The autism spectrum, often referred to as just autism or in the context of a professional diagnosis autism spectrum disorder (ASD) or autism spectrum condition (ASC), is a range of neurodevelopmental conditions characterized by difficulties in social interaction, verbal and nonverbal communication, and the presence of repetitive behavior and restricted interests. Other common signs include struggling to form friendships and unusual responses to sensory stimuli.

Autism is generally defined as a spectrum disorder, which means that it can manifest differently in each person: any given autistic individual is likely to show some, but not all, of the characteristics associated with it, and the person may exhibit them to varying degrees. Some autistic people remain nonspeaking over the course of their lifespan, while others have relatively unimpaired spoken language. There is large variation in the level of support people require, and the same person may present differently at varying times. Historically, autism was divided into sub-categories, but there were persistent questions over the validity of these divisions, and the most recent editions of the diagnostic manuals, Diagnostic and Statistical Manual of Mental Disorders (DSM-5, published in 2013) and International Classification of Diseases (ICD-11, released in 2021) both list ASD as a single disorder.

While psychiatry traditionally classifies autism as a neurodevelopmental disorder, many autistic people, most autistic advocates and a rapidly increasing number of researchers see autism as part of neurodiversity, the natural diversity in human thinking, and experience, with strengths, differences, and weaknesses. On this view, promoted by the autism rights movement, autism is not pathological, but this does not preclude autistic individuals from being disabled and potentially having high support needs due to co-occurring conditions and lack of person-environment fit. This relatively positive and holistic view of autism has led to a certain degree of friction between autistic individuals, advocates, charities, researchers and practitioners.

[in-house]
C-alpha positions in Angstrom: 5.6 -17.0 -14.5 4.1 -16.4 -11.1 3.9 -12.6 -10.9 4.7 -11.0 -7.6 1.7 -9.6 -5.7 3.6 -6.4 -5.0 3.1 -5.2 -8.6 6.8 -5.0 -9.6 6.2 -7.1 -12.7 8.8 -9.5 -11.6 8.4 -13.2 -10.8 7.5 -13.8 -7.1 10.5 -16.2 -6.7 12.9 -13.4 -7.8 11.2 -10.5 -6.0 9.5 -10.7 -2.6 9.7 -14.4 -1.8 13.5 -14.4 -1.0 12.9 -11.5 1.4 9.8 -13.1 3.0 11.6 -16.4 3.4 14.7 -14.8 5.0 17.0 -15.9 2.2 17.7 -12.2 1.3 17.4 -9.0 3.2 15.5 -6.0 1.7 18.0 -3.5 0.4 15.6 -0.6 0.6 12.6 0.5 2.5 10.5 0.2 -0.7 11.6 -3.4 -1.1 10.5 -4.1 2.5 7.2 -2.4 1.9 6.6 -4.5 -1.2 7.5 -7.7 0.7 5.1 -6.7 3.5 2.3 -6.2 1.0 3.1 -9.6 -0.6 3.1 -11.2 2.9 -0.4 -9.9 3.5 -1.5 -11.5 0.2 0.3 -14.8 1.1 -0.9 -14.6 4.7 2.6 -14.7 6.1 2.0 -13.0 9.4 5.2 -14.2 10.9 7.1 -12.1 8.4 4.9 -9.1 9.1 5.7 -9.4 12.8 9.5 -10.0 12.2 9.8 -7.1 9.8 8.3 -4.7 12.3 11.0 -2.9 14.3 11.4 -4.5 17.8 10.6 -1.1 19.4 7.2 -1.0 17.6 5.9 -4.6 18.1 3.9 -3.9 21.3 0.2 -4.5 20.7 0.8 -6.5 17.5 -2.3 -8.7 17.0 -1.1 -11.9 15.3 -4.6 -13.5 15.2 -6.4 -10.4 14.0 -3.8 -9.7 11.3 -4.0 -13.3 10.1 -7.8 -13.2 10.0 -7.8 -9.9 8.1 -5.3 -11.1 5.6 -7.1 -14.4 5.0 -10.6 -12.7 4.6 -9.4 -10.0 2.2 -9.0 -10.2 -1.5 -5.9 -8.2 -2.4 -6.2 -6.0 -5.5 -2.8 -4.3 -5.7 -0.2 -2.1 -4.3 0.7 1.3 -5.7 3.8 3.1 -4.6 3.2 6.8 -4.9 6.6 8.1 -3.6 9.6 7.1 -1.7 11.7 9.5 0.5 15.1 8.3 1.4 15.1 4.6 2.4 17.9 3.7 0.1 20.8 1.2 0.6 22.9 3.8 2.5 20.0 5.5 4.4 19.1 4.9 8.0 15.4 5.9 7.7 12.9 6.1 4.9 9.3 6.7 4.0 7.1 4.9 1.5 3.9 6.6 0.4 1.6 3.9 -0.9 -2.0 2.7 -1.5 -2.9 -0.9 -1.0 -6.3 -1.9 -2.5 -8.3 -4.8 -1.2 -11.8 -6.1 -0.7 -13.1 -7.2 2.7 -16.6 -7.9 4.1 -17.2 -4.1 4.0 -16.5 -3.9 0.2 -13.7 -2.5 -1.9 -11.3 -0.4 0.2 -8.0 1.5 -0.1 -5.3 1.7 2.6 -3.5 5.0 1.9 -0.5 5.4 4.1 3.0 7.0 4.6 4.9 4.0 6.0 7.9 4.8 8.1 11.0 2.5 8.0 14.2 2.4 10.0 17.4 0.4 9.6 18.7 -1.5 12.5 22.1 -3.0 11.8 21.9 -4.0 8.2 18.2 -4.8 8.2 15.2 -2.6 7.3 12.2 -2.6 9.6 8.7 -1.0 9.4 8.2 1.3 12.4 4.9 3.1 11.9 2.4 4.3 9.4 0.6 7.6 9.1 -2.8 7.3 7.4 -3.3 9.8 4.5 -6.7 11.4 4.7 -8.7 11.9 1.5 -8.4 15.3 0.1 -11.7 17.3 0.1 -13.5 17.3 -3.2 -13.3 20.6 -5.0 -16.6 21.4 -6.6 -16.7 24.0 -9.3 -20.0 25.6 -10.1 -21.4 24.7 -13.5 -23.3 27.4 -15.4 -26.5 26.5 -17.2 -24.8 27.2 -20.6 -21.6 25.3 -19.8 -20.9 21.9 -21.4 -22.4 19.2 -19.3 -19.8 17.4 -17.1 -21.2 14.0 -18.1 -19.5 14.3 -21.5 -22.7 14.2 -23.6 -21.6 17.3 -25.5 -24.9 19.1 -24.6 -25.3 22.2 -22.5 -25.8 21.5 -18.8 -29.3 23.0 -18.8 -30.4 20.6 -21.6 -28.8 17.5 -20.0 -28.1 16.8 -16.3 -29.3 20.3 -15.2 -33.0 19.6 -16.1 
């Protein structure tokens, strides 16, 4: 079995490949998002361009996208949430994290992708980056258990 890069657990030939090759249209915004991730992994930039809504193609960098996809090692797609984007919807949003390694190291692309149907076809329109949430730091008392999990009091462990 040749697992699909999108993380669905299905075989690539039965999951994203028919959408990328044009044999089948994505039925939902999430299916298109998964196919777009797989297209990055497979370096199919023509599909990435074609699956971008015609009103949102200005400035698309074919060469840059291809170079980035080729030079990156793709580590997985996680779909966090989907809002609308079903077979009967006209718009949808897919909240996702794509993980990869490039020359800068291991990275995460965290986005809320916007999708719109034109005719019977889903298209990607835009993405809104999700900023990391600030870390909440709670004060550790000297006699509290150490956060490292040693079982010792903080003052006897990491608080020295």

Scientists are still trying to determine what causes autism; it is highly heritable and believed to be mainly genetic, but there are many genes involved, and environmental factors may also be relevant. Although there is no cure for autism, early behavioral interventions can help them gain self-care, social, and language skills. However, independent living is unlikely in severe autism, better referred to as autistic people with high support needs, so interventions for these individuals focus on, for example, finding and learning other modes of communication. It is unclear why autism frequently co-occurs with attention deficit hyperactivity disorder, epilepsy, intellectual disability, amongst other conditions. There are ongoing disagreements about what should be included as part of the autism diagnosis, whether meaningful sub-types of autism exist, and the significance of autism-associated traits in the wider population. The combination of broader criteria and increased awareness has led to a trend of steadily increasing estimates of autism prevalence, causing a common misconception that there is an autism epidemic and perpetuating the controversial myth that it is caused by vaccines.

https://en.wikipedia.org/wiki/Autism_spectrum

Autism Tbh Creature Cute Stinky Adorable Pet Animal Thing

Got bored at school and saw someone else post a tbh on here off google images and tried to draw on ...

"There are all kinds of interesting questions that come from a knowledge of science, which only adds to the excitement and mystery and awe of a flower."
Richard Feynman
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